Friday, September 13, 2013
The Guardian Dilemma
And I have noticed this trend quite a bit in YA literature. We orphan our characters simply because it's too complicated to add that mom and dad dynamic into the adventure mix. It's just...like...so not cool. I think we've all noticed Disney's penchant for offing one or both parents of their characters. So many of us do it!
Some authors try to get around the parents in various ways. The child runs away, the parents become trapped, the parents are negligent or distracted (or downright mean), or, in one famous example, all the children are sent to a magical boarding school with minimal supervision.
So I wracked my brain and tried to come up with some novels where the parents were involved from the very beginning. I had to know: do we need to get rid of parents? Or can we keep them around? The first example that came to my mind was The Unspeller by Eileen Sharp. She notoriously keeps families a priority in her books--everything centers around the family dynamic in her plots, and I like that about her. Her main character does get sent away from parents for a bit, but he is with older siblings the whole time, and the parents are a presence all throughout. Did it detract? Oddly enough, no. It didn't.
Another YA book with involved parents that came to mind was actually Twilight. She still had curfews, and Stephenie didn't just kill off the parents out of convenience. In that case, it was logical, but I wouldn't say it added to the book.
If we're going the movie route, Disney decided to veer off the beaten (stamped and crushed to death) path with their movie "Brave." In that case, it was a mother-daughter adventure, and I remember thinking, "Well this is different!" Different it may have been, but its not my favorite Disney movie. It was fun and I enjoyed it, but there was something decidedly unromantic about adventuring with one's mother.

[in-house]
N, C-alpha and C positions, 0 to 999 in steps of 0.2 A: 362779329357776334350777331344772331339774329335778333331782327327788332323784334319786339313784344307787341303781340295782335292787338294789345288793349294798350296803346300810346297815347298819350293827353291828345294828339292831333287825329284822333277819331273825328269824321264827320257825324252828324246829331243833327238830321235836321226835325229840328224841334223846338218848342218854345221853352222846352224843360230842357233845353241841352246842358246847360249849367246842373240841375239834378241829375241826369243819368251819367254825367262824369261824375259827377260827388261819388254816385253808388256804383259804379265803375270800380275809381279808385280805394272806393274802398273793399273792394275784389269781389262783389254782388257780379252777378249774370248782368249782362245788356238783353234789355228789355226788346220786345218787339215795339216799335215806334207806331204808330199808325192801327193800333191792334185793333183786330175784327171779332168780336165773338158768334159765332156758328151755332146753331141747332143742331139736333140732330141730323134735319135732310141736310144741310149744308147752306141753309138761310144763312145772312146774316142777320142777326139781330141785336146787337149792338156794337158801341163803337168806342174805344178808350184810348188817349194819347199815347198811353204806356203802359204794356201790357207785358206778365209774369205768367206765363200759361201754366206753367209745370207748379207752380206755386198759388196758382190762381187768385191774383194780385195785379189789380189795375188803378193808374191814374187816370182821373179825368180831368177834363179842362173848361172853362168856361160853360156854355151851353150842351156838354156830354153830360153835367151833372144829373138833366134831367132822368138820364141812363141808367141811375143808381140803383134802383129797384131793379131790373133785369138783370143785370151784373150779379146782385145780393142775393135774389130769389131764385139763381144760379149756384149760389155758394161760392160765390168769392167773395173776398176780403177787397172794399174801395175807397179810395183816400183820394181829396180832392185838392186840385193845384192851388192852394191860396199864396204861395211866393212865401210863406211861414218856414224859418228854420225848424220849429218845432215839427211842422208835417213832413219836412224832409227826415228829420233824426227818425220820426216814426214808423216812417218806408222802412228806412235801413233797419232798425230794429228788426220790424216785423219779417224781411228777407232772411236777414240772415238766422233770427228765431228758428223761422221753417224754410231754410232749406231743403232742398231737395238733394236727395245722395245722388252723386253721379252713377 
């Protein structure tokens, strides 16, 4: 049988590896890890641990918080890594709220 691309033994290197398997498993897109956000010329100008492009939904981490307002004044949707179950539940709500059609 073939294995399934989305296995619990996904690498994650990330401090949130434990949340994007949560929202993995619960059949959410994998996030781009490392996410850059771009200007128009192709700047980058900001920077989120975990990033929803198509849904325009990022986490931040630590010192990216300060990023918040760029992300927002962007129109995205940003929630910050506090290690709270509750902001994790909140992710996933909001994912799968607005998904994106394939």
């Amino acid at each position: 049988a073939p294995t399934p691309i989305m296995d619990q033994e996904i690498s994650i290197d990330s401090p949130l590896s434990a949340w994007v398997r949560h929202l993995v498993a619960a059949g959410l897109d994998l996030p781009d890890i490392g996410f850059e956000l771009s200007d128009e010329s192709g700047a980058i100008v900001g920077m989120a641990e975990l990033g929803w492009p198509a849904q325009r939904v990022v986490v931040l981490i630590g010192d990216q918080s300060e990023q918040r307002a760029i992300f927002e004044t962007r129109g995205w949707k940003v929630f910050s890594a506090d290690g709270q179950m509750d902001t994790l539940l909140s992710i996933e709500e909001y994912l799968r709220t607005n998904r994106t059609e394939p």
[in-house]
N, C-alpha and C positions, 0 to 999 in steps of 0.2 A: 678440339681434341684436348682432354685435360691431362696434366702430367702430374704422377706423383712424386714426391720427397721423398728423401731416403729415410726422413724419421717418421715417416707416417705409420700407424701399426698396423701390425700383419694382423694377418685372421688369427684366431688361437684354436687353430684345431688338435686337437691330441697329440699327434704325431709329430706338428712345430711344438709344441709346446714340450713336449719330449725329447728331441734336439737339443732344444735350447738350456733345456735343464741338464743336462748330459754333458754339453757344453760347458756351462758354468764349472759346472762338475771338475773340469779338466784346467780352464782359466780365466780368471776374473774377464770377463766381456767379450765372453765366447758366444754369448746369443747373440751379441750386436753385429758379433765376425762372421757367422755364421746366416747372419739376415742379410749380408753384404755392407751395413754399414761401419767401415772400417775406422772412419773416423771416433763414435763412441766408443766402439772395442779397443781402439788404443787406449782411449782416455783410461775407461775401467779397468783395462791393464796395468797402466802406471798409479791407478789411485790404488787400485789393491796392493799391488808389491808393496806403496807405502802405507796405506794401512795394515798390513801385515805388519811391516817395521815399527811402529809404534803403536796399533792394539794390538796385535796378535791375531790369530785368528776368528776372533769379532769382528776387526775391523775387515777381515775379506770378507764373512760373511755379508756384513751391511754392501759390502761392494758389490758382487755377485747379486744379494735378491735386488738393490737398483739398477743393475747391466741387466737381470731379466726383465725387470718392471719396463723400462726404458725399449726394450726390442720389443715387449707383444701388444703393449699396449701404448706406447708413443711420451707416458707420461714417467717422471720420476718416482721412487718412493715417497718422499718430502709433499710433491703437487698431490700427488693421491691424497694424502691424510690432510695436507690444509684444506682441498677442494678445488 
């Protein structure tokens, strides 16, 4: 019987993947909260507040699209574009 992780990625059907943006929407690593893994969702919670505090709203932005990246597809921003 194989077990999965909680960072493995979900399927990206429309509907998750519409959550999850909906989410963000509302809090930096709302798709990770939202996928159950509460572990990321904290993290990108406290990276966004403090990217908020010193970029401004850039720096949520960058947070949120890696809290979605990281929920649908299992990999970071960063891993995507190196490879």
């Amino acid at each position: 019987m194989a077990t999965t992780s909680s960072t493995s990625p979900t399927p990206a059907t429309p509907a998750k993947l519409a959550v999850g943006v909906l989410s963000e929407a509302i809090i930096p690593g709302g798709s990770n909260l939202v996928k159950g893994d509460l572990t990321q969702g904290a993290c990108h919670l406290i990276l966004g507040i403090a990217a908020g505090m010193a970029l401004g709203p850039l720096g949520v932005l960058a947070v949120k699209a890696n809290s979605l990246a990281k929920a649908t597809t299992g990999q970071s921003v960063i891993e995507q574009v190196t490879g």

But are there any YA books where the parents go with the teen on their adventure? Go to help them with their spells or their vampirism or werewolf problems? I can't really think of any. And why should there be? I'm of the opinion that orphaning our characters, in whatever way, is probably for the best. Because when it comes down to it, YA books are about growth. They are about discovering one's self, and what young people are capable of becoming. While my parents were instrumental in my development, there were things I had to learn on my own. Away from them.
So how about it. If you are an author do you orphan your characters? If you are a reader, can you think of any books that might prove me wrong about teens adventuring best without parents? Lend me your thoughts!